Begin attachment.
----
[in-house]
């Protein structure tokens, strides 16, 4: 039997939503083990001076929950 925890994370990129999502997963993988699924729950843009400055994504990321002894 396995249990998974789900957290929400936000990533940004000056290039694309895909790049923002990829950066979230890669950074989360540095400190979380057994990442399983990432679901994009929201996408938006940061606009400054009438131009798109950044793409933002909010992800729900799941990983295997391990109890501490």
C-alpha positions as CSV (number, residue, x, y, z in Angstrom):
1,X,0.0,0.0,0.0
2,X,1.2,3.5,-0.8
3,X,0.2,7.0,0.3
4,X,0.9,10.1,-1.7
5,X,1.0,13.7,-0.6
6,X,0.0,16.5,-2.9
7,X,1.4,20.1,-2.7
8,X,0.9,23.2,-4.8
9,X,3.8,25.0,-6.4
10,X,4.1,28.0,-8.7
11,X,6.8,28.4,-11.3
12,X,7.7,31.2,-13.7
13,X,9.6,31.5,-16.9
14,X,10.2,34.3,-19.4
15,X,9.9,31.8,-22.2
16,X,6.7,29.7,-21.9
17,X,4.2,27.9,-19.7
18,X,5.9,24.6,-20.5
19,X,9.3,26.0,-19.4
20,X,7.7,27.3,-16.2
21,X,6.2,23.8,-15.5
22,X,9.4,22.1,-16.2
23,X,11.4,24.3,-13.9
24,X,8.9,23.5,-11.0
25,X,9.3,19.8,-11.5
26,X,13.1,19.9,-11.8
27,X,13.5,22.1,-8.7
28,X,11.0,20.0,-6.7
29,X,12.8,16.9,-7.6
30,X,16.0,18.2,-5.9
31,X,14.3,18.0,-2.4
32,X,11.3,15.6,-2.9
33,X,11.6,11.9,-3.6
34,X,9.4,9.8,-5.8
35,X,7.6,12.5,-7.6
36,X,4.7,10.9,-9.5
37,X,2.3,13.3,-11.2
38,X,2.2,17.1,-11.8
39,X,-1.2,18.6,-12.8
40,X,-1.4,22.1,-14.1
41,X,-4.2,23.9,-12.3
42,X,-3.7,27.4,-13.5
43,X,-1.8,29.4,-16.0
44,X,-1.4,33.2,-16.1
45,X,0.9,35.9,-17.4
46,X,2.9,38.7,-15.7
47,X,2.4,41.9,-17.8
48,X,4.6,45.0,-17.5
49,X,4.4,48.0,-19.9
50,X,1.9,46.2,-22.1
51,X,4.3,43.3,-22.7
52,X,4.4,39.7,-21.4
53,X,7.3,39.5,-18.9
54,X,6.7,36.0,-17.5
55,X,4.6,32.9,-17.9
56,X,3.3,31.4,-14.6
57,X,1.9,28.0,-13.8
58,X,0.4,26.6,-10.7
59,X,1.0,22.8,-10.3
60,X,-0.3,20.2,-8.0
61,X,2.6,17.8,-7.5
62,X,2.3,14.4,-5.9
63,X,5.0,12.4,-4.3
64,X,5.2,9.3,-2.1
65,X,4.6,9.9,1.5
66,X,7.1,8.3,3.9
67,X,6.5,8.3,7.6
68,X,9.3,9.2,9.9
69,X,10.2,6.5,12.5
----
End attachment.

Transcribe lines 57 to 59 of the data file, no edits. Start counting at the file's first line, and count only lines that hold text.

54,X,6.7,36.0,-17.5
55,X,4.6,32.9,-17.9
56,X,3.3,31.4,-14.6